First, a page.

Saturday, 19 April 2008
My history lessons in school were strangely skewed. I was told by a gentle nun called Sister Kevin that God had cursed Henry V111. Somewhere along the way I learnt that King John was a good old thing because he granted Liverpool a Charter in 1207, turning a fishing village into a town. And further down along the line my innate Royalist sympathies were confused by the stories of Print Rupert’s Tower.
Prince Rupert's Tower, or The Roundhouse, is an old Bridewell or lock-up that is still located on Everton Brow, in Netherfield Road, Everton, Liverpool. It is used on the crest of Everton F.C.. Also going by the nicknames "Stewbum's Palace" or the "Stone Jug
It was built in 1787, and was used to incarcerate wrong-doers until they could be hauled before the magistrate the following morning. The story I was told was that it was from this hill that Rupert looked down upon Liverpool. The cottage he stayed in was situated nearby.
In 1643 Parliamentarians had taken control of Liverpool which in turn controlled the vital supply route to Ireland. This was a case for Prince Rupert!
In 1664 he stormed and captured Stockport in a single day (May 25th ) then stormed Bolton on May 28th That town fell in under two hours and Rupert slaughtered all its inhabitants. Puritan resistance wavered. In Preston the Mayor invited him to a banquet and Rupert placed him under arrest by way of thanks or perhaps because he didn’t like the food. By the sixth of June he was marching on Liverpool defended by Colonel John Moore. Rupert was confident having already declared that a parcel of boys could take Liverpool. Five days later and at the loss of 1500 men, he gained the city.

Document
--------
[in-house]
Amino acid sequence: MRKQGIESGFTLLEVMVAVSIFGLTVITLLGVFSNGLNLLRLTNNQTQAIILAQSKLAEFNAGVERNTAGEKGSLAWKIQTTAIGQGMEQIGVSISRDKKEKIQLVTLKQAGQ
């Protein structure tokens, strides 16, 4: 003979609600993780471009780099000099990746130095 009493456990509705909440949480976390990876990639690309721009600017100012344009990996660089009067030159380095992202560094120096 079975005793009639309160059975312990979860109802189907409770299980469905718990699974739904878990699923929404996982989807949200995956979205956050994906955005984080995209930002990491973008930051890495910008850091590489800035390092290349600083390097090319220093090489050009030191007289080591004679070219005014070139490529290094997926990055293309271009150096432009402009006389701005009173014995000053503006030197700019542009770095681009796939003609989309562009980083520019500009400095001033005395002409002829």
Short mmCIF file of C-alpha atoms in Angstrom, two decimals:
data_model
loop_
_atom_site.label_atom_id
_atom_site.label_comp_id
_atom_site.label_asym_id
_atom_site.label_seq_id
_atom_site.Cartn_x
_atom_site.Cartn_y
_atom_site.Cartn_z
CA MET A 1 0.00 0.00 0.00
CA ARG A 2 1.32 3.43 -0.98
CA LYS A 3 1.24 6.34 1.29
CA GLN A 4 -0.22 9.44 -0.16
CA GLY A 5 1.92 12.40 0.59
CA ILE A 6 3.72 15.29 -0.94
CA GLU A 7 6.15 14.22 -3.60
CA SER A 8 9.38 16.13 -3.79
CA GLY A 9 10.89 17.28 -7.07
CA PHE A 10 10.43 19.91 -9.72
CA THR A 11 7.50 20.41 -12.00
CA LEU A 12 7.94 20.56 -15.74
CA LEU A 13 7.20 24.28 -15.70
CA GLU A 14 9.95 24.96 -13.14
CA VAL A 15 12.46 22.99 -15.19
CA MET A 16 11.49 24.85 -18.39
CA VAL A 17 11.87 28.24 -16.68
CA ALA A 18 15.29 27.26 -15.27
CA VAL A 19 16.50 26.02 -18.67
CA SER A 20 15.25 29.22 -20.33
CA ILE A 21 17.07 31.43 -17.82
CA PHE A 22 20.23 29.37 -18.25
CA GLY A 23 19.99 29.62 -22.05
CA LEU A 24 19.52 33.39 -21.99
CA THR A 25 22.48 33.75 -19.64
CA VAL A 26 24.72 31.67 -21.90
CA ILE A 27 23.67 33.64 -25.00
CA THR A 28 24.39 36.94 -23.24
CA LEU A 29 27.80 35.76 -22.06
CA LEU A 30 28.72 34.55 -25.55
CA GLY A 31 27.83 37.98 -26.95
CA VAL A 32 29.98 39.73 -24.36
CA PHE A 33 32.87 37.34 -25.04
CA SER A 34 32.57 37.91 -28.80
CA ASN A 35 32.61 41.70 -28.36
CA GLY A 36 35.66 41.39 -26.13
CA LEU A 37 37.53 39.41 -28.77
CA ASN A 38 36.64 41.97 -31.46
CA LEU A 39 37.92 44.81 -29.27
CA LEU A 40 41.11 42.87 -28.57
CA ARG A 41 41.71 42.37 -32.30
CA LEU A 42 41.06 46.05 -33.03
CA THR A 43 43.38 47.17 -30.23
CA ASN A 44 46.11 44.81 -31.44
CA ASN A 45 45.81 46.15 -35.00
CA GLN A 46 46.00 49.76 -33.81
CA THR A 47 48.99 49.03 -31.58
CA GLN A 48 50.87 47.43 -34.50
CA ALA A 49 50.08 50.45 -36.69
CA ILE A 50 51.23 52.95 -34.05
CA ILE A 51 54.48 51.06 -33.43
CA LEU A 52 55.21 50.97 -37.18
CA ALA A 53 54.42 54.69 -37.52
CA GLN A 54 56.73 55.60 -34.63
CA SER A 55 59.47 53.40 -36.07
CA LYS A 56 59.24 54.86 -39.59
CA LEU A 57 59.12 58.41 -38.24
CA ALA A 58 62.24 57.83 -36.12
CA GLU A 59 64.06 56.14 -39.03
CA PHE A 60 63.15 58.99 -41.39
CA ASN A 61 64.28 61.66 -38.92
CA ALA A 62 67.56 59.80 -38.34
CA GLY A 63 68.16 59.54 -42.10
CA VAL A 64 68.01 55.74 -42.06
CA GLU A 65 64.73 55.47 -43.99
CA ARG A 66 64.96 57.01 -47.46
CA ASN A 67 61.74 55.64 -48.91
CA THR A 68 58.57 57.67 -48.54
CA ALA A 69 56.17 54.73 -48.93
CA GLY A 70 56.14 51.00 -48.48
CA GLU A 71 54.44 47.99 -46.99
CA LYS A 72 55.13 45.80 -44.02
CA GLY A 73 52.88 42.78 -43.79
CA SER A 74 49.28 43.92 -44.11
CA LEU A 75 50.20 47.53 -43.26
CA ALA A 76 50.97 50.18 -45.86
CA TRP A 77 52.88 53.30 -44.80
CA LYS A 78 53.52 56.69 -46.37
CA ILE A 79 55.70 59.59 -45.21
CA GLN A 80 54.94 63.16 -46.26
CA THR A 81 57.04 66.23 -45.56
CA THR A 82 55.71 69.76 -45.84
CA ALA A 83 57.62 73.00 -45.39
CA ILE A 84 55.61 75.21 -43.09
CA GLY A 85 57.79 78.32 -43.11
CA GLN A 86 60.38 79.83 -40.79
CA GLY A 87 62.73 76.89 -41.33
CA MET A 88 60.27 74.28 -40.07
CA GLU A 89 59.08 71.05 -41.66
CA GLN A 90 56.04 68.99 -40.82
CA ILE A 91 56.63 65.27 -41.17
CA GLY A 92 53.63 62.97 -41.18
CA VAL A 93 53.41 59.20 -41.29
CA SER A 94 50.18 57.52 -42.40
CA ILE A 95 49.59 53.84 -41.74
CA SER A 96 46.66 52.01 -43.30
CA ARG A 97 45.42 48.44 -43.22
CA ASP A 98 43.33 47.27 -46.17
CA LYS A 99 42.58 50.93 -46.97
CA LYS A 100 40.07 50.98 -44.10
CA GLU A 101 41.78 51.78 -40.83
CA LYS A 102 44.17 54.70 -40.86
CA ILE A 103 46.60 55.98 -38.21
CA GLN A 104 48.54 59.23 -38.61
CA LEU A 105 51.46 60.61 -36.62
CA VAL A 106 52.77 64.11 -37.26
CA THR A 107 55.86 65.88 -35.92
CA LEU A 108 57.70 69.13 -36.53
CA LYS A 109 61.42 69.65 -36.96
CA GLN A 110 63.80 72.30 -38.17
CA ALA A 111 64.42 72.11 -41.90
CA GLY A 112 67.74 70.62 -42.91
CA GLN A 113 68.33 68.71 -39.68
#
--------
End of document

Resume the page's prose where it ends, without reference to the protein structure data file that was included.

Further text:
In my small, childish mind I had visions of the dark prince brooding on Everton brow looking down on the city…the charges…and streets washed with blood. Who was I to support? I never did find out.
But one thing for sure, I didn’t like Henry VIII, which was ironic because many years later I was sitting in the cold of Liverpool’s Central Station – still warmer than outside – staring into his small piggy eyes and turning the pages of A.F Pollard’s book on Henry VIII.
It was the first day of my course at the Liverpool Institute of Further Education and I was an hour early. Don’t ask me why. No idea. Probably buses. So I ploughed through pages I barely understood, and then walked up the hill for enrollment. A year later I had my GCE O levels, but still didn’t like Henry VIII. I’d also lost my excuse for being at the Institute and delaying my re entry into catering. To my great relief teachers at the Institute, for all their vaunted cynicism, (I learnt much later that cynicism often hides idealism) wrote a letters to my parents saying that I should stay on at all costs, that I would fly through my A levels and that in a year’s time I could be at University. Gratified and because they believed in their son, they agreed and so my life was changed. On that same day an application form for trainee management at a Lyon’s Corner House arrived. I still remember tearing it up with glee.
These years were the happiest of my life up until then because I learnt that anything can be achieved through ambition and struggle, that success was possible. Something I’d never believed until then. All my years since have been happy because it’s a lesson I’ve never forgotten and so yes, maybe it’s time to make a decision, time to take sides. Gulp. I’m with the dark prince charging down into Liverpool my feathery hat and flowing locks making up for the bloodshed that follows.